Pull-Ups are considered to be one of the best upper-body strength exercises and, although they seem quite straightforward, they do require a lot of practice (and a pull-up bar!).
To perform a pull-up, the body is suspended in the air by the hands and is pulled up by flexing the elbows, which consequently find themselves next to the torso, to then return to the original position, making this exercise a closed-chain movement, as the hands remain in the same place throughout.
What muscles do pull-ups work?
The muscles used to perform a pull-up efficiently are numerous but, as this is an upper body exercise, this article will focus on two major ones: the latissimus dorsi and the biceps brachii.
The Latissimus Dorsi is a flat muscle that goes from the back to the side and behind the arm, one on each side of the body; the translation from Latin literally means the biggest (referring to muscle) of the back. These muscles are commonly known as laterals or ‘lats’ and, as said before, it is the largest muscle in the upper body.
The Biceps Brachii is another large muscle that is located in the upper body and it extends from the front of the upper arms, between the shoulders, and to the elbow; this is most commonly referred to as the bicep.
Grips: pull-up alternatives
Different grips give pull-ups different names; when doing a pull up with a supinated grip, one will be performing a chin-up, with a neutral grip a hammer grip pull-up and with a pronated grip, the classic pull-up.
There are not only different gripping positions to perform a pull-up, but also widths (shoulder-width, wider than shoulders or narrower than them), which may make the exercise more difficult and widths different than shoulder-width may as well limit the range of movements one can perform during the routine.
What are the different variations of Pull-Ups?
Find below some of the most commonly performed variations:
- Standard: After selecting the chosen grip, lift your body until your chin clears the bar, then lower your body back again, all the way until your shoulders and both arms are completely extended.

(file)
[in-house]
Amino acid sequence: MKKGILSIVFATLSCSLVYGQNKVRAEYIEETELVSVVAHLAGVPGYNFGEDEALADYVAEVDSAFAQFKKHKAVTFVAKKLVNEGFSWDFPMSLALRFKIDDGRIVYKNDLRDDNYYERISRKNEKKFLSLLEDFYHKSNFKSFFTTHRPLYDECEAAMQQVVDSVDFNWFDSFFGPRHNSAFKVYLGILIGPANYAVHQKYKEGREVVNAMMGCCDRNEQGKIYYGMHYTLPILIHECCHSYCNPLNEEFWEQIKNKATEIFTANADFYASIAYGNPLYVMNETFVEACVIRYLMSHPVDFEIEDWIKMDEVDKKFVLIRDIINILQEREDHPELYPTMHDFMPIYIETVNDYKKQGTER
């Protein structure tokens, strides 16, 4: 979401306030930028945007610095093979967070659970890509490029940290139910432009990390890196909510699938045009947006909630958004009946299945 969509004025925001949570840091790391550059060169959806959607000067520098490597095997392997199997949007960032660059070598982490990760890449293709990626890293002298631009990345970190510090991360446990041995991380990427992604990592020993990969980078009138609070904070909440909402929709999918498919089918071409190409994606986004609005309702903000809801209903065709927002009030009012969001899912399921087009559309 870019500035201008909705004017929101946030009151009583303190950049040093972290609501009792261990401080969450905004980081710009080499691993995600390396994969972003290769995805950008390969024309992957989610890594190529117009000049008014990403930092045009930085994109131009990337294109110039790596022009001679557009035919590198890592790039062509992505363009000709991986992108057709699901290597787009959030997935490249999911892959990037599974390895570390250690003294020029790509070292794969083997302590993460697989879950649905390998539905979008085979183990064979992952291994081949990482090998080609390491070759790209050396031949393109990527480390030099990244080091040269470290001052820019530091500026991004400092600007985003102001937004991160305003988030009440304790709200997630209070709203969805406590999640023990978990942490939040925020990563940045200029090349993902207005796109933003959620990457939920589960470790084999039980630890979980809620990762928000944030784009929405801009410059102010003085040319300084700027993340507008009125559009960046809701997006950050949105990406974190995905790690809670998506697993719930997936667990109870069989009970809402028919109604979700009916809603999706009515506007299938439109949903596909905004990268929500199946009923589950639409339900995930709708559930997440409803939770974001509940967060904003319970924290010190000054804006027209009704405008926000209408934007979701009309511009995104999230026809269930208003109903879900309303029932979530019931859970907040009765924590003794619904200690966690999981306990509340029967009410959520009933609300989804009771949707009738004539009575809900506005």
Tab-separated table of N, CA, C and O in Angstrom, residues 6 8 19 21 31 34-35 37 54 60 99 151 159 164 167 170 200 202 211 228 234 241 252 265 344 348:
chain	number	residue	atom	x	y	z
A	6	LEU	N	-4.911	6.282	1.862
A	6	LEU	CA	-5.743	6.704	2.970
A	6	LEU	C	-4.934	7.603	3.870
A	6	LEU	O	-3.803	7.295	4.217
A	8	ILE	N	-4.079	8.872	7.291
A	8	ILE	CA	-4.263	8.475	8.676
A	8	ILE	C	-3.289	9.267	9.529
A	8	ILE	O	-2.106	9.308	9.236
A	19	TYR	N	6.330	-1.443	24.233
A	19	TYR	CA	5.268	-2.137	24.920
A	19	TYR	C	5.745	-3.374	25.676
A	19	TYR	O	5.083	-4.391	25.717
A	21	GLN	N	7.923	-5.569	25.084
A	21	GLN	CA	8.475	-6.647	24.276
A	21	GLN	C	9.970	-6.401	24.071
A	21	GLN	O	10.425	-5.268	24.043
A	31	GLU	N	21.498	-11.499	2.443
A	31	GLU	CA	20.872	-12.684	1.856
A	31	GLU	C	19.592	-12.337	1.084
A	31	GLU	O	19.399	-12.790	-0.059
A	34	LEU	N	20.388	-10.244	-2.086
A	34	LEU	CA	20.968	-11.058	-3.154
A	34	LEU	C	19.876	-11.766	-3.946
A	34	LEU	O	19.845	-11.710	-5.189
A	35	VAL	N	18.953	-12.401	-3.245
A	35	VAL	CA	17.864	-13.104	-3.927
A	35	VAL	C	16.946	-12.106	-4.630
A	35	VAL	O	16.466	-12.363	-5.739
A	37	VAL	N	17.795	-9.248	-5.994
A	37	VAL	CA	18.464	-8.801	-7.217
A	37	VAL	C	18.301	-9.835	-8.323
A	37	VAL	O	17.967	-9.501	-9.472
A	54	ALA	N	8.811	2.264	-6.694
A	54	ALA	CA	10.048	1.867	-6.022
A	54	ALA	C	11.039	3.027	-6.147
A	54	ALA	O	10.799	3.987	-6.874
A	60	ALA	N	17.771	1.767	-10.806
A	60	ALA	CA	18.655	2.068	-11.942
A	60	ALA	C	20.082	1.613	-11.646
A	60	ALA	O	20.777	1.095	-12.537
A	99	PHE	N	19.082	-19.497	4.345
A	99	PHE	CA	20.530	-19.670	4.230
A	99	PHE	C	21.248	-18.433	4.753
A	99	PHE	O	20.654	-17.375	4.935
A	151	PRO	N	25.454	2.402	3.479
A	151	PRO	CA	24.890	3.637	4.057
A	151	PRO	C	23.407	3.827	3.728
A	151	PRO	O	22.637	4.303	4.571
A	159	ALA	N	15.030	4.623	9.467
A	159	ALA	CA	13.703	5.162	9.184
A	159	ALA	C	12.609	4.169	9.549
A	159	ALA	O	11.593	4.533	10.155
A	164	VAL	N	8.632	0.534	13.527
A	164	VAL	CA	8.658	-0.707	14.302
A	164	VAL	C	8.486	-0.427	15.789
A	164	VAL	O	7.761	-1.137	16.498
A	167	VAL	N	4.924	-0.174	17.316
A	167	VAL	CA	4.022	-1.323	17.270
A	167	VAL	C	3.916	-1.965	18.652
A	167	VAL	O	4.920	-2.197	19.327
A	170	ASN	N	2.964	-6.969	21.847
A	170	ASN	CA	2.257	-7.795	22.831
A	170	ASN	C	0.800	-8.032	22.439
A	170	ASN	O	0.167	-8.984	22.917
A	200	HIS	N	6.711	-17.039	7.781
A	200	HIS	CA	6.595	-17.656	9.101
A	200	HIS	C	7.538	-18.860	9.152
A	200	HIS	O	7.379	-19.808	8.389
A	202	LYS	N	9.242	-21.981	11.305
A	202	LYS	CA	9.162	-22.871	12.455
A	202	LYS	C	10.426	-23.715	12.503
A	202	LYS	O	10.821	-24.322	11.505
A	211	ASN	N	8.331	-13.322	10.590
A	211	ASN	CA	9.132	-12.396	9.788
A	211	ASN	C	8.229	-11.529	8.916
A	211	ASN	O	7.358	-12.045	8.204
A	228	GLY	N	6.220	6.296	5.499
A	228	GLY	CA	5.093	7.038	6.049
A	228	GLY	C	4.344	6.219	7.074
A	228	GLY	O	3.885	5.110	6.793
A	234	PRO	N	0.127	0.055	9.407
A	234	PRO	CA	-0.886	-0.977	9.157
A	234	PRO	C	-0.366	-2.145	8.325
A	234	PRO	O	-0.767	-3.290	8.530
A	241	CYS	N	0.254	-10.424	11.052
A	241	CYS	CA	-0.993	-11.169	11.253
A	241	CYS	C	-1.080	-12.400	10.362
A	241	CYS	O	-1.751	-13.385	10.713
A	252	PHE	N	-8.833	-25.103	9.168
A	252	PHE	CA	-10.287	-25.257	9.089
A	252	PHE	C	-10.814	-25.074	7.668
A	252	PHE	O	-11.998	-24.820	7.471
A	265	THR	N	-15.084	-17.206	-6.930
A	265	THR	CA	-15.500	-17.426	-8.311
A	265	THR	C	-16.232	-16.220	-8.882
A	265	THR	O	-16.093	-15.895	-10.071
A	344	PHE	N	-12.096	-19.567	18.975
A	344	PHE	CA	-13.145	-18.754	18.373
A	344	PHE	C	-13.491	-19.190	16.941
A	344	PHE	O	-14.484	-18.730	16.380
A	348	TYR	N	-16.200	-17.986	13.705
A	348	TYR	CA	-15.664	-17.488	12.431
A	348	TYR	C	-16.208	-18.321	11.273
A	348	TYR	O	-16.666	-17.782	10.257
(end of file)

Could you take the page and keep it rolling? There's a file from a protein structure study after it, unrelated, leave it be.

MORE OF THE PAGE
- Weighted Pull-Ups: The aim of the weighted version is the same as the standard, with the addition of weight, to increase the difficulty of it; the weight may be added by using a dipping belt, by holding on to weights with legs and feet, or with weighted vests or shorts.
- Behind the neck: This exercise aims to have the back of the neck touch the bar; this is achieved by tilting the head forward before starting the routine.
- Mixed grip: Each hand uses a different grip to hold on to the bar and the exercise is performed.
- One arm: This exercise requires the whole body to be lifted by one arm only, always ensuring the chin clears the bar and then returning to the starting position.
- Sternum Chins: This exercise requires a larger motion of movement, with the highest point being the sternum touching the bar, to then return to the starting position.
- Jumping Pull-Ups: This exercise is a traditional pull-up, that instead of starting with the arms lifting the whole body, starts with a jump, which helps the puller lift the chest all the way to the bar. This exercise involves not only the upper body muscles but also the lower body muscles and the core. It is important that while descending, the arms do not reduce the speed of the fall, but rather allow the body to follow gravity and land on the two directly under the bar, exactly where they would have been at the beginning of the jumping pull-up.
What are the benefits of pull-ups?